The language of Alma was a form of Hebrew. The word for justice in Hebrew is “tsdaqah,” or “tsedeq” which is also the word for righteousness, meaning, when speaking of Him, “God’s righteousness.” In Moses 4:30, God is clear that He is capable to do, and must do whatever He says. We could not have faith in Him if there were any inkling that He would make exceptions for us or anyone else. He is “an unchangeable God.”[x] Abinadi equates justice with God, himself.[xi] So Justice is part of the divine nature, not some administrator to which He is subject. Do we have anything in scripture that helps us understand this part of the divine nature and the relationship to law and or justice?

“The light which is in all things, which giveth life to all things, which is the law by which all things are governed” DC 88:13


Law, when used here is what the Encyclopedia of Mormonism calls “descriptive law” meaning a law that simply describes how things work, natural law. This is differentiated from “prescriptive law” that someone writes including the required “affixed” punishment.[xii] The light spoken of here is the light of Christ.[xiii] His nature, a fulness of light and truth[xiv] is the environment wherein we exist and from which order and law function. It is through His light that we have “the physics” of the universe![xv] Furthermore, this pervading light or the natural law that results from this light can both sanctify and perfect.[xvi]

But, herein lies the challenge and need for a plan of redemption. Were we to enter the glorious (light) presence of our loving father or His son in this mortal state, we would be destroyed.[xvii] This is what is sometimes called “the wrath of God”[xviii] “that it might work upon the heart”[xix] thereby, motivating change. The fulness of the divine nature that sources the light, which could perfect us were we able to live the ensuing law, necessitates our current separation from His presence. Since we can’t seem to be governed by this descriptive law/light, due to our fallen natures, it won’t perfect us.[xx] Though it could perfect us as it did Christ since He was completely obedient.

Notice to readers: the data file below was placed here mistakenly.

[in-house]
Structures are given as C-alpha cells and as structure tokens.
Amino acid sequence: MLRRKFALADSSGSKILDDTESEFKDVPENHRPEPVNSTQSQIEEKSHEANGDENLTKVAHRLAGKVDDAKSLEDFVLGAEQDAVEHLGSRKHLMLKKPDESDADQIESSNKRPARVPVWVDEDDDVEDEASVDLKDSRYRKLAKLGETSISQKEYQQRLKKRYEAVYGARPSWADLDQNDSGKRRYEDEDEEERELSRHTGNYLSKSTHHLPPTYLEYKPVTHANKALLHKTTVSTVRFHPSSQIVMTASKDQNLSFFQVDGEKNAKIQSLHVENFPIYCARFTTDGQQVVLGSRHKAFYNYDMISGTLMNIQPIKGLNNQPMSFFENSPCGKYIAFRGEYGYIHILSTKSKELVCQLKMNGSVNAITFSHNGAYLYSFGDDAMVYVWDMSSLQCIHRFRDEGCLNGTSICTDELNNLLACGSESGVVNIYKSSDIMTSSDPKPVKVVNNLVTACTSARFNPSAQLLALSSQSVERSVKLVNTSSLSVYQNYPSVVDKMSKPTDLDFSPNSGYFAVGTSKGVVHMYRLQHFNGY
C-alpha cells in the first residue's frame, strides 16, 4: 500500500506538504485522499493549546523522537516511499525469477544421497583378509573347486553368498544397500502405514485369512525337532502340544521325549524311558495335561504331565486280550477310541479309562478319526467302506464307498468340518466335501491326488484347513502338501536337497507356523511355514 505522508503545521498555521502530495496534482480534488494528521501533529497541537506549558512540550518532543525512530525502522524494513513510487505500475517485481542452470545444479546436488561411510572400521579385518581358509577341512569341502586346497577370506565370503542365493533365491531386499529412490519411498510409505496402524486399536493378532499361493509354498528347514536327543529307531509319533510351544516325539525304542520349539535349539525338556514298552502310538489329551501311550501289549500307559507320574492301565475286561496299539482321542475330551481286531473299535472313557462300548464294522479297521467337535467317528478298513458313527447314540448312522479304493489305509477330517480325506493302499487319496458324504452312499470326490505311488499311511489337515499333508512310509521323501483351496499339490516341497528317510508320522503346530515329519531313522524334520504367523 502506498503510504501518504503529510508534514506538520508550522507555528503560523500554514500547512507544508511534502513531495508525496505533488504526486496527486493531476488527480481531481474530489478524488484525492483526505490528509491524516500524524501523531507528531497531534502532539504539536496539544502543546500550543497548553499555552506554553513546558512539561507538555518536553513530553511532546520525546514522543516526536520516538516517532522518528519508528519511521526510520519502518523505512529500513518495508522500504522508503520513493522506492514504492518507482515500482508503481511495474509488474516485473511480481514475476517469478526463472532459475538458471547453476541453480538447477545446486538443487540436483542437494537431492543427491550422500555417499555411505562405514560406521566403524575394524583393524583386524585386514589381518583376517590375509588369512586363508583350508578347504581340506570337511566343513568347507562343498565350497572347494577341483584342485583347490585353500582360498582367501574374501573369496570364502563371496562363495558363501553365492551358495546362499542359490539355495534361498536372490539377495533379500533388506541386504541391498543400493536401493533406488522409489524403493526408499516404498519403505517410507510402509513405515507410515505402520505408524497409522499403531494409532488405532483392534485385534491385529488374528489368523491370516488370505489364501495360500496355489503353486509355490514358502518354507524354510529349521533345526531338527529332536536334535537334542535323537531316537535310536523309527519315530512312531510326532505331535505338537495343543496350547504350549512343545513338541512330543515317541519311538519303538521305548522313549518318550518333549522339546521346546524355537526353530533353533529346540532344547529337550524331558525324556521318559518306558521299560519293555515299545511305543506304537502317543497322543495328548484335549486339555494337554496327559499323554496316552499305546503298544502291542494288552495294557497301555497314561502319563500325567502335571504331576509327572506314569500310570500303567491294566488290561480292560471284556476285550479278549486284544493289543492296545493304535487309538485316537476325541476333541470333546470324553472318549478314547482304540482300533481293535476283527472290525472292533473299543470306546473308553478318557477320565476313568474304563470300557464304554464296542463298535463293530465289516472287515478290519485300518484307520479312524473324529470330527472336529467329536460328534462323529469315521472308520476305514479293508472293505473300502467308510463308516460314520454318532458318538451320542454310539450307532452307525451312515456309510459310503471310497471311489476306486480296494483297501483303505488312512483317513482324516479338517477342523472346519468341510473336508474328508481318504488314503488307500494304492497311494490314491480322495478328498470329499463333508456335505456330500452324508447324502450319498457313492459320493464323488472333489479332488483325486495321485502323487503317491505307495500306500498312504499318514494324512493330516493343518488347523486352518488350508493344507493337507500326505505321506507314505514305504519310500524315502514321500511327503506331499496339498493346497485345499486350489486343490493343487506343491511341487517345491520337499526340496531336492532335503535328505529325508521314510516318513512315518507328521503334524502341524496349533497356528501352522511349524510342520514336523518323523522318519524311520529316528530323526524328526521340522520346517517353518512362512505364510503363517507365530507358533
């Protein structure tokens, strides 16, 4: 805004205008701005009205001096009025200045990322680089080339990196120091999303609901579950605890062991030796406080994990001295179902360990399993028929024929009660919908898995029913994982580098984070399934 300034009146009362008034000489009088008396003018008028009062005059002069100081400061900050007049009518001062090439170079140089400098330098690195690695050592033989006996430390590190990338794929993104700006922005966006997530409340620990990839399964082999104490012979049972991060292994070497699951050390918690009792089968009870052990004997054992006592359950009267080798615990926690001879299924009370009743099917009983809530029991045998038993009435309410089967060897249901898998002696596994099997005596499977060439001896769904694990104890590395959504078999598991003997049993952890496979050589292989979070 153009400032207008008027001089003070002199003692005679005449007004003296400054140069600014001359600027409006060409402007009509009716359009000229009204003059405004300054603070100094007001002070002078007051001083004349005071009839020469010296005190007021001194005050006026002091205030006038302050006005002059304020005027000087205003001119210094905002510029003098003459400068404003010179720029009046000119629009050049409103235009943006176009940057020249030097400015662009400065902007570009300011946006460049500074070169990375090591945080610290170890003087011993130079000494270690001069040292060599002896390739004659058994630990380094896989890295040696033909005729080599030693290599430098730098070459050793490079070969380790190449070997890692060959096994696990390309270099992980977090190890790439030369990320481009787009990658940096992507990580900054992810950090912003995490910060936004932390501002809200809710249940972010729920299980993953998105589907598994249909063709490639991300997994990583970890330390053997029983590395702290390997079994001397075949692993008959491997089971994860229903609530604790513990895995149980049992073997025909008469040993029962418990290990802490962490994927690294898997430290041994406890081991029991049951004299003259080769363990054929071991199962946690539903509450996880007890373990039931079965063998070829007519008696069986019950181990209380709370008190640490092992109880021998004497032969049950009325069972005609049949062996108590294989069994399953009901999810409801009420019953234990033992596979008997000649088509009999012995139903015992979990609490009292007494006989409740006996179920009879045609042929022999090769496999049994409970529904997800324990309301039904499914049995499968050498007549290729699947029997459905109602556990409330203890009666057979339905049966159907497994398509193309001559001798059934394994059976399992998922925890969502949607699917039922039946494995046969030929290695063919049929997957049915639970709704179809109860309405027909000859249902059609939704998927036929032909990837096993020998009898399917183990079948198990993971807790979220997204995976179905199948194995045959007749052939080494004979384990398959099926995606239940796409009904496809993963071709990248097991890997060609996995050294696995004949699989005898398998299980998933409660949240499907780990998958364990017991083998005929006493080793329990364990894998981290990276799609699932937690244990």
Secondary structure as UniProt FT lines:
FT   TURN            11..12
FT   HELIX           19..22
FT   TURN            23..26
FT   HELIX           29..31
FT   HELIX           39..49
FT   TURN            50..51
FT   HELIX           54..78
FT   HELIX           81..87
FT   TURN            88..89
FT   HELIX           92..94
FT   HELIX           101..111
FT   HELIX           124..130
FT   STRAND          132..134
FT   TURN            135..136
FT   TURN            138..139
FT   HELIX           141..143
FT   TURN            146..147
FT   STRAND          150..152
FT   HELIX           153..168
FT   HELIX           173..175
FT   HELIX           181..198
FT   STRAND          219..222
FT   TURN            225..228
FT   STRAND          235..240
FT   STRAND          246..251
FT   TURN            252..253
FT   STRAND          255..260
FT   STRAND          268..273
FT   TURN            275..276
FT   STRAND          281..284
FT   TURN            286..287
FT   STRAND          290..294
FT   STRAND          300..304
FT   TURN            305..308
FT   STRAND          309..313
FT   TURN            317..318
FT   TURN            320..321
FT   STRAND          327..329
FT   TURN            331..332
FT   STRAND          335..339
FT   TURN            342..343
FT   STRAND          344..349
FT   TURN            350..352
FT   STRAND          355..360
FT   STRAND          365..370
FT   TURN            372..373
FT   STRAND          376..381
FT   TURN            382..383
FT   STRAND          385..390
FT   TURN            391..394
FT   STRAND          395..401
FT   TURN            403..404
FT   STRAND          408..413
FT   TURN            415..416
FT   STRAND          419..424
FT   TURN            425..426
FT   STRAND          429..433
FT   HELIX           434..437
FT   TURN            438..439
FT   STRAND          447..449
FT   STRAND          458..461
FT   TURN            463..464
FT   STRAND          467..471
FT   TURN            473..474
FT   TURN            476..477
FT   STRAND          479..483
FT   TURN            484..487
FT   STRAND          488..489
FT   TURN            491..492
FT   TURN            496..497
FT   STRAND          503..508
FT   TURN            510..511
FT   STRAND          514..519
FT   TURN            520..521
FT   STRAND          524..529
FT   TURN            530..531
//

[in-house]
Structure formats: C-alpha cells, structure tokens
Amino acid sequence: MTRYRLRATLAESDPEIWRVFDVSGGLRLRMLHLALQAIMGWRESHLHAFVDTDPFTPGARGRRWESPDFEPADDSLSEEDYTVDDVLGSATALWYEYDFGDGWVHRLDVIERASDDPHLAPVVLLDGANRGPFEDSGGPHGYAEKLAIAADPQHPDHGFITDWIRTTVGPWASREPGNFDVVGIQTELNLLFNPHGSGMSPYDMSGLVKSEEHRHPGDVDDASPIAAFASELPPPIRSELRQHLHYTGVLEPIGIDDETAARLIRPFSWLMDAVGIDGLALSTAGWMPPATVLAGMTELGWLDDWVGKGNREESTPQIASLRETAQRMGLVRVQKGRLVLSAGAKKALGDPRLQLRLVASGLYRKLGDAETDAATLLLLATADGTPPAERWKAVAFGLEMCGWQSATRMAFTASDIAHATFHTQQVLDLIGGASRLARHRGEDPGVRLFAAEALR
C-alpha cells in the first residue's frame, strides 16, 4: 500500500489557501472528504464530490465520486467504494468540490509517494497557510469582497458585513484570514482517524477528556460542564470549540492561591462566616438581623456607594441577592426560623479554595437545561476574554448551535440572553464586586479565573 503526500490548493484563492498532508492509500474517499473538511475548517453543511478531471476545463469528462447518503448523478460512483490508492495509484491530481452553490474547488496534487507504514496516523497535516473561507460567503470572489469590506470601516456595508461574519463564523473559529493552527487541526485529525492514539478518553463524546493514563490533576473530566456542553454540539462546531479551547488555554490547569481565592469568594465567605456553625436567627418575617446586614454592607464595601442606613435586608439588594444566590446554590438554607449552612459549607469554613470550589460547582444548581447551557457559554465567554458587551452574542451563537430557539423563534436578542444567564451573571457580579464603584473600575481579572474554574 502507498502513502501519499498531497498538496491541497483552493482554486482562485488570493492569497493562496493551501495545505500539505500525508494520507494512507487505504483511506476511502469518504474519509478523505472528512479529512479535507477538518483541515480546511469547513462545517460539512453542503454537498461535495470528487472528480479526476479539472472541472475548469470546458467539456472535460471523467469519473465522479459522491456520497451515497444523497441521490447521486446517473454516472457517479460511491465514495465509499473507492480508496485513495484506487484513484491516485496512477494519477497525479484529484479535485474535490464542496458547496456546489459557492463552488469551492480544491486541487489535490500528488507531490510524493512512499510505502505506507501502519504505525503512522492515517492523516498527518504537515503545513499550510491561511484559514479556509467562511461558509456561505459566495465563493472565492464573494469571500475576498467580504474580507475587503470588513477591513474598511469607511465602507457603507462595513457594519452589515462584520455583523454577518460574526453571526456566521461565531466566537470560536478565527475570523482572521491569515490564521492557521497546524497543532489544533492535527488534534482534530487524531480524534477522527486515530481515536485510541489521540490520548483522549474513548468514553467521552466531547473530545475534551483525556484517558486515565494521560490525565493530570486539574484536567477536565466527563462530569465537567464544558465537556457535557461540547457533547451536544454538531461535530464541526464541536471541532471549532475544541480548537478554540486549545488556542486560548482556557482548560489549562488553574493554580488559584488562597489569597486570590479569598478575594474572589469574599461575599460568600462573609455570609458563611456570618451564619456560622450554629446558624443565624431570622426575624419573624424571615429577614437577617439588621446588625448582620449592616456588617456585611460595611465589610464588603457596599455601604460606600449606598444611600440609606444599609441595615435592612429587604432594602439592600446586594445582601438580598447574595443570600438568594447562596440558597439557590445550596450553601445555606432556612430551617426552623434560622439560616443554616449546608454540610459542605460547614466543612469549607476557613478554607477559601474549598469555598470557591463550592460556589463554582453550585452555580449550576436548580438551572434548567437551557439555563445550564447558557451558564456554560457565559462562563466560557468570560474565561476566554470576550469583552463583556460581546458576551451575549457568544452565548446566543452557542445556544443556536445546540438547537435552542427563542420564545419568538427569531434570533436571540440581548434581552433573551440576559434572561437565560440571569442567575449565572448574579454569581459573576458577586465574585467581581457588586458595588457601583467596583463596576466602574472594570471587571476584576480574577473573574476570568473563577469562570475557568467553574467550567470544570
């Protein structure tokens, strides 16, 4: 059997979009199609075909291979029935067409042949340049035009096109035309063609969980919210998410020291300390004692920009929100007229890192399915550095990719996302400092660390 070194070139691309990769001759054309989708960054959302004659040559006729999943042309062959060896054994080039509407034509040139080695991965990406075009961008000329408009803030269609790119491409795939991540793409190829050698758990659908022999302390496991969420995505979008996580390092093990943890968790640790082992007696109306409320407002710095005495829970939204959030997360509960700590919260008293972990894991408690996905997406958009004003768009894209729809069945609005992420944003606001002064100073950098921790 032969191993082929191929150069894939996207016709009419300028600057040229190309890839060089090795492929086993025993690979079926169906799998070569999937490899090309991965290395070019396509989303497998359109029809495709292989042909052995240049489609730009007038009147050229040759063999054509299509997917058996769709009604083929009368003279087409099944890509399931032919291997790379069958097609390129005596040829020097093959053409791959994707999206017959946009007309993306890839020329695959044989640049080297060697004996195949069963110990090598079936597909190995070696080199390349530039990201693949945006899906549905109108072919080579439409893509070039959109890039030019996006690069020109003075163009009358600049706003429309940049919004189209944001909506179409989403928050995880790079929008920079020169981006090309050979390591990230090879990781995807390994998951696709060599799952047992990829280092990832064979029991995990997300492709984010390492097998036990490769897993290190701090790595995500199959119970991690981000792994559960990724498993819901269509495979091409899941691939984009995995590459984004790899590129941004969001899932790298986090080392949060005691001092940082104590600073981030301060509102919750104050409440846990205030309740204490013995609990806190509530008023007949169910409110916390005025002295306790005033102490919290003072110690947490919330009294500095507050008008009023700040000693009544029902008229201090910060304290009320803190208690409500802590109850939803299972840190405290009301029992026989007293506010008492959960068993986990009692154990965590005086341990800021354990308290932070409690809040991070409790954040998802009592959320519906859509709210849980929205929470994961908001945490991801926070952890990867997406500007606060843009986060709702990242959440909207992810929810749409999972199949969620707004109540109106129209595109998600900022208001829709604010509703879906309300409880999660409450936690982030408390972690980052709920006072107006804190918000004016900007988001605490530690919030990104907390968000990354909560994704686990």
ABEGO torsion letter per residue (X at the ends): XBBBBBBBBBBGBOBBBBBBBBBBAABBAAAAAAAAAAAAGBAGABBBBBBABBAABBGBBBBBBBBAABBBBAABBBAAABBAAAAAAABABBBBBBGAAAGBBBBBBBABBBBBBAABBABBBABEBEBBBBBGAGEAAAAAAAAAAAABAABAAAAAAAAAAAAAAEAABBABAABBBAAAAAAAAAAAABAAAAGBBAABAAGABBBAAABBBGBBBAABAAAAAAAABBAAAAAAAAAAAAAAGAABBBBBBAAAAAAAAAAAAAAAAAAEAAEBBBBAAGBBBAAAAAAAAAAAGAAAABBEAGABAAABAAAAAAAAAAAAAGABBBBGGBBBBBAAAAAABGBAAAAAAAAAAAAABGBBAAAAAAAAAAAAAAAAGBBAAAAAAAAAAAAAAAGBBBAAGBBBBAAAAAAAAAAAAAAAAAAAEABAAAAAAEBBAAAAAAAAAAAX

So, justice stems from God’s nature and hence is unchangeable. Therefore, there are some things God can’t change or do.[xxi] Hence His warnings to us sometimes sound harsh and unloving. Mortality’s crises and injustices cause some to conclude that either He is not all powerful or not loving. But, in light of the realities of eternity and His nature, there is no leeway to this part of justice even though He is the epitome of love and kindness. Given the need for us to be capable of living in His presence and our independent agency and fallen natures, we need help.


We need time and some kind of system, without this fatal consequence, that would allow us to learn from our mistakes and mortal nature, then change and become capable to live at that celestial level of law/light; a system of prescriptive law. The system must also allow the reception and aggregation of light unto a fulness[xxii] so that we could eventually live in His presence. This is His work and glory motivated by His love for us, His children.